Questions and Answers - Powdered Pectin vs. Liquid Pectin

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I live in Guam and have decided to make jelly from the hot peppers that grow locally. I've found quite a few recipes in my southern cookbooks, and I was wondering what the proportions are for substituting liquid pectin with powder pectin, or vice versa. Thanks! - Brenda Hubbard (12/2/98)


I did some research on the subject of pectin. I was amazed at the lack of information on Powdered Pectin vs. Liquid Pectin.

From My Research: Use only the type of pectin called for in your recipe. Powdered pectin and liquid pectin are not interchangeable in recipes. The preserving books seem to confirm that the reason liquid and powdered pectin may not be interchangeable is that the liquid version is always added after boiling but most types of powdered are added to the raw fruit or juice.

The Golden Rule - Stick to the original recipe, unless you are pretty much sure of what you are doing.

After looking in many cookbooks, most recipes call for liquid pectin. Since you live in Guam, I assuming that you are having a hard time finding liquid pectin. I did find one recipe that calls for powdered pectin. I personally have not tried the following recipe.

Check out this wonderful resource on using pectin when making your jams and jellies: Ball Pectin Calculator website

Another idea: Buy a box of powdered pectin and check the cooking instructions inside. Maybe it will have another pepper jelly recipe.


Source: Ball "Blue Book"

7 sweet green bell peppers
1 jalapeno pepper
1 1/2 cups vinegar, divided
1 1/2 cups apple juice
1 package powdered pectin
1/2 teaspoon salt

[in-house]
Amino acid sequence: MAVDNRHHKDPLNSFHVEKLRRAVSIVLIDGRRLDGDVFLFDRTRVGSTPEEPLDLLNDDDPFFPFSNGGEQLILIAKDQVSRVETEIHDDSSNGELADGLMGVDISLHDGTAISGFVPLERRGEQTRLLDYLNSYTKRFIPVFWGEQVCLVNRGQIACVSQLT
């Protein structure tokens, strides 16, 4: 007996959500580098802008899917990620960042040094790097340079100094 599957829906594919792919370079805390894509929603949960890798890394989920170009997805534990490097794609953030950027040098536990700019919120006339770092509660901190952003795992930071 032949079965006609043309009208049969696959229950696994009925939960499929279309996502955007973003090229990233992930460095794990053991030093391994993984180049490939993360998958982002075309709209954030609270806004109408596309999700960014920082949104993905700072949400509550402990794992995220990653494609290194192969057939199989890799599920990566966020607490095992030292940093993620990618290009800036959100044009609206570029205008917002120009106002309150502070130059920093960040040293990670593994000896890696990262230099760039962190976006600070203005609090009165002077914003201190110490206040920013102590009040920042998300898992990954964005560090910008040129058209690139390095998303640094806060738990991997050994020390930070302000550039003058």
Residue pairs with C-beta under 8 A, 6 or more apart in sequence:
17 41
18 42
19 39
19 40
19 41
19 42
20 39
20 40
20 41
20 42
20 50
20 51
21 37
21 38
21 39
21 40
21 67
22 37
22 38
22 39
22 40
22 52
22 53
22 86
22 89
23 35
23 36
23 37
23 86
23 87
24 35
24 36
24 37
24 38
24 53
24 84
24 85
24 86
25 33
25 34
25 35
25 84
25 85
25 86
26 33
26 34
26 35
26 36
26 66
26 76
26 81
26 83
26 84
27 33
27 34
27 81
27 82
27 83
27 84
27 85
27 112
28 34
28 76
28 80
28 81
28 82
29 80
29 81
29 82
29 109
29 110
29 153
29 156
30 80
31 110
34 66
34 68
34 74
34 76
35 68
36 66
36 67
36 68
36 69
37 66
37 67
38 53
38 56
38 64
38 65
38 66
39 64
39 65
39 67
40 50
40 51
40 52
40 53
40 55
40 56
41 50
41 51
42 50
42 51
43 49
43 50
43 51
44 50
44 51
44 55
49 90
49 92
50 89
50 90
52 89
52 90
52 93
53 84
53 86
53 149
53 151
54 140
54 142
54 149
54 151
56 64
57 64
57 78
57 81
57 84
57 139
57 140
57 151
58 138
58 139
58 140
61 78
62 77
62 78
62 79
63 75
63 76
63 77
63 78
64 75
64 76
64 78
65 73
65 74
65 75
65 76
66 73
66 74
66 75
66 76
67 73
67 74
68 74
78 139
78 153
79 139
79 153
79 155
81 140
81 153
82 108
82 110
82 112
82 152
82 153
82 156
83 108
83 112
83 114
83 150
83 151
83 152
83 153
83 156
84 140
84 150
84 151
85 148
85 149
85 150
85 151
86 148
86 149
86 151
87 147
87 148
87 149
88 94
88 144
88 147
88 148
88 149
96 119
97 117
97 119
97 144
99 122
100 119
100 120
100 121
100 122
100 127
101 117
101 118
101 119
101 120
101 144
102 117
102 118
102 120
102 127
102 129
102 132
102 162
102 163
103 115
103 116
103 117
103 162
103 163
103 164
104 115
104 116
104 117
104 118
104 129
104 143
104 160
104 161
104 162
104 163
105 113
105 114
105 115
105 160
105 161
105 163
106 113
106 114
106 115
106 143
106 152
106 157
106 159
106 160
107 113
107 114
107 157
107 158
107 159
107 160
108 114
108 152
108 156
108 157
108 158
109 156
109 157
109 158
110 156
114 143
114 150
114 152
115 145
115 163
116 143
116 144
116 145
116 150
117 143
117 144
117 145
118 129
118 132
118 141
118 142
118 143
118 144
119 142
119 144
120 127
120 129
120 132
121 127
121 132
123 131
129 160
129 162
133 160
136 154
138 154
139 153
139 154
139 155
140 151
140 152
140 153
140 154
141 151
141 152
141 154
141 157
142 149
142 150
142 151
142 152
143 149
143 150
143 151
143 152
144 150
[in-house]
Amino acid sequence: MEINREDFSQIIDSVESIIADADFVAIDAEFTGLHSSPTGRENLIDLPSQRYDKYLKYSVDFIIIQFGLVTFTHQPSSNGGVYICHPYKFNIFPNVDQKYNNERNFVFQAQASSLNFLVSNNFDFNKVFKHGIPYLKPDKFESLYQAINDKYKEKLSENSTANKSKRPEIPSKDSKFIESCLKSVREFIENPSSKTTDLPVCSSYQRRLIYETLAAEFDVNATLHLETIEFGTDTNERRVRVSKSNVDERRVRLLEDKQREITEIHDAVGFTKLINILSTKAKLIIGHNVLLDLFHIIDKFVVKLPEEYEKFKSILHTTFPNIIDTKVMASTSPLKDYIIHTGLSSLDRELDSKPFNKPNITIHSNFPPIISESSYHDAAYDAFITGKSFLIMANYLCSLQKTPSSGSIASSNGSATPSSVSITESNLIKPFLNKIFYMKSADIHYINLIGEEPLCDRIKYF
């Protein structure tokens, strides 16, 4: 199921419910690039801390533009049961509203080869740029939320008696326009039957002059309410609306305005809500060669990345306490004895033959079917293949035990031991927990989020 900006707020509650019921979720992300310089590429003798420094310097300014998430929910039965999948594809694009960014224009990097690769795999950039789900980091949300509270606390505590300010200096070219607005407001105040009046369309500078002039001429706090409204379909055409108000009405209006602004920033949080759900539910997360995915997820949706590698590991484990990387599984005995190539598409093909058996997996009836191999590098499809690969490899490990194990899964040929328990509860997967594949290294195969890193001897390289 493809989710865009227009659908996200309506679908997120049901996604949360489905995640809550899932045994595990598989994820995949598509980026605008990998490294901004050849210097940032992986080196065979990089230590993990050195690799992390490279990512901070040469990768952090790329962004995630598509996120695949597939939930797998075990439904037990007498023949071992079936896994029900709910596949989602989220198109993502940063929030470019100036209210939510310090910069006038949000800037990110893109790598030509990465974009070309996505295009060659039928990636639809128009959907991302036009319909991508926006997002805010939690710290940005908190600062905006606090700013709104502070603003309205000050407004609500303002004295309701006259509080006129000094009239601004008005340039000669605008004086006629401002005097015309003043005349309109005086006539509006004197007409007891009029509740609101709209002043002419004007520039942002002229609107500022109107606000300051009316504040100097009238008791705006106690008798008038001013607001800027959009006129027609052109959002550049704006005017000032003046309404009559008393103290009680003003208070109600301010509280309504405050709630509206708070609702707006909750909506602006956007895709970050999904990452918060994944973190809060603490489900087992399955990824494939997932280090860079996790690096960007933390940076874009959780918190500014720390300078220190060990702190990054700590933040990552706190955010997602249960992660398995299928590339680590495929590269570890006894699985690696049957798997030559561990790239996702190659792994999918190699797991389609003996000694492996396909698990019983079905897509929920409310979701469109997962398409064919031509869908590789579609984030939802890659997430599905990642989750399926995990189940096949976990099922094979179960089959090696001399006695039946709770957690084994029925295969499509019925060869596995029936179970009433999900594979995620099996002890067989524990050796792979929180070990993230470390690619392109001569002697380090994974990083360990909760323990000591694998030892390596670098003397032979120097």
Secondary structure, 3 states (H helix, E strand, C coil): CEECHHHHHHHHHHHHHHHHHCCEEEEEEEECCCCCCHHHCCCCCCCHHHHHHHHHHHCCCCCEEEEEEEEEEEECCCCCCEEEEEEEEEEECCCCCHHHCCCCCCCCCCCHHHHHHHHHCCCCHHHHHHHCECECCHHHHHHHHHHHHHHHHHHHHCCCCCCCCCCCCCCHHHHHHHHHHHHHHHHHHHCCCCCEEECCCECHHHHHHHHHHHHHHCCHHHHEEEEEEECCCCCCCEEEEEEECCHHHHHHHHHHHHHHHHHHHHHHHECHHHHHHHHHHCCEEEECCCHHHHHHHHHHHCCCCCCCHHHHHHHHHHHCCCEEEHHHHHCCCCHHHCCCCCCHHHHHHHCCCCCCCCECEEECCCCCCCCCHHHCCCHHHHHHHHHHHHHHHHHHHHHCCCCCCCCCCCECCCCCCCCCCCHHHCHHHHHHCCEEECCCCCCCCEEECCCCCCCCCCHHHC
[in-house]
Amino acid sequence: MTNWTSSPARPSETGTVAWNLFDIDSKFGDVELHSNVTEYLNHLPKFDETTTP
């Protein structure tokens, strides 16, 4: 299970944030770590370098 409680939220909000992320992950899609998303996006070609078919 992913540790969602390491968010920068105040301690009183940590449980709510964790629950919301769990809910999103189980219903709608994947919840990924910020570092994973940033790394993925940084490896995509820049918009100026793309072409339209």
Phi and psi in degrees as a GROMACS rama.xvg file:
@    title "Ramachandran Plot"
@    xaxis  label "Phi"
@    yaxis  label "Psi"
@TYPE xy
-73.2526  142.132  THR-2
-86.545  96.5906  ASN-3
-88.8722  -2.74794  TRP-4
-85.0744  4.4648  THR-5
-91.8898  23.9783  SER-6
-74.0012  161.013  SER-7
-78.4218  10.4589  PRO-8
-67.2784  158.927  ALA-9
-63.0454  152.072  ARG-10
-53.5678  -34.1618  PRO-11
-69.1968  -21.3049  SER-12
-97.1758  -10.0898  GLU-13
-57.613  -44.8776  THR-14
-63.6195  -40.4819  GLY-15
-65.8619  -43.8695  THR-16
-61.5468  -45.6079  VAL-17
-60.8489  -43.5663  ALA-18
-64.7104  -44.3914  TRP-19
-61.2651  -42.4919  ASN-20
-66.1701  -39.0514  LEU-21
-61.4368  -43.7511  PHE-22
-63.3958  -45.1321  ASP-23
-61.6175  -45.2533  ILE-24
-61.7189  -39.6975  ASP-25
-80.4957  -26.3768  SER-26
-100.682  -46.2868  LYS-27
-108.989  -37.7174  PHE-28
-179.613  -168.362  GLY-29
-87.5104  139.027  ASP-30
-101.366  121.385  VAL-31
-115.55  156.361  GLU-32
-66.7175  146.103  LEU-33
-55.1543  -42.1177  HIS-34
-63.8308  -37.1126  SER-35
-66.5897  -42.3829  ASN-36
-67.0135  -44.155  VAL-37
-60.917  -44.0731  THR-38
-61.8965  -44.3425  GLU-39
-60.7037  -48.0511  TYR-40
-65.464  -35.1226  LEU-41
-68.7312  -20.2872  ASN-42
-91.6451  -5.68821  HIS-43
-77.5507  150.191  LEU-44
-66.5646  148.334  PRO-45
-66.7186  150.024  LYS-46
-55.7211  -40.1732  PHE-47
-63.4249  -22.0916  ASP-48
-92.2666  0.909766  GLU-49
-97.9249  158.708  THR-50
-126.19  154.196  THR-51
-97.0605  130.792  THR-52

5 cups granulated sugar
Green food coloring, optional

Wash peppers, remove stems and seeds, cut into 1/2 inch pieces (suggest wearing rubber gloves while handling jalapeno, juices can "seep" into skin and resist washing out right away; OUCH if you rub your nose or eye -- I speak from experience!)

Puree half of peppers and 3/4 cup vinegar in blender or food processor, pour into large bowl. Puree remaining peppers and vinegar and add to other. Stir in apple juice. Cover and refrigerate overnight. Strain pureed mixture through damp jelly bag or several layers of cheesecloth. Measure 4 cups juice, adding additional apple juice if needed to make 4 cups.

Combine juice, pectin, and salt in large saucepan. Bring to boil over high heat, stirring constantly. Add sugar, stirring until dissolved. Return to rolling boil and boil hard 1 minute, again stirring. Remove from heat, skimming foam if needed. Add a few drops of food coloring if desired. Ladle hot jelly into hot, sterilized half pint jars, leaving 1/4 inch head space. Wipe jar lids and adjust two piece lids.

Process 5 minutes (or longer if altitude adjustment is needed) in boiling water canner. Yield: about 6 half pints.

NOTE: Can substitute sweet red peppers and red food coloring.

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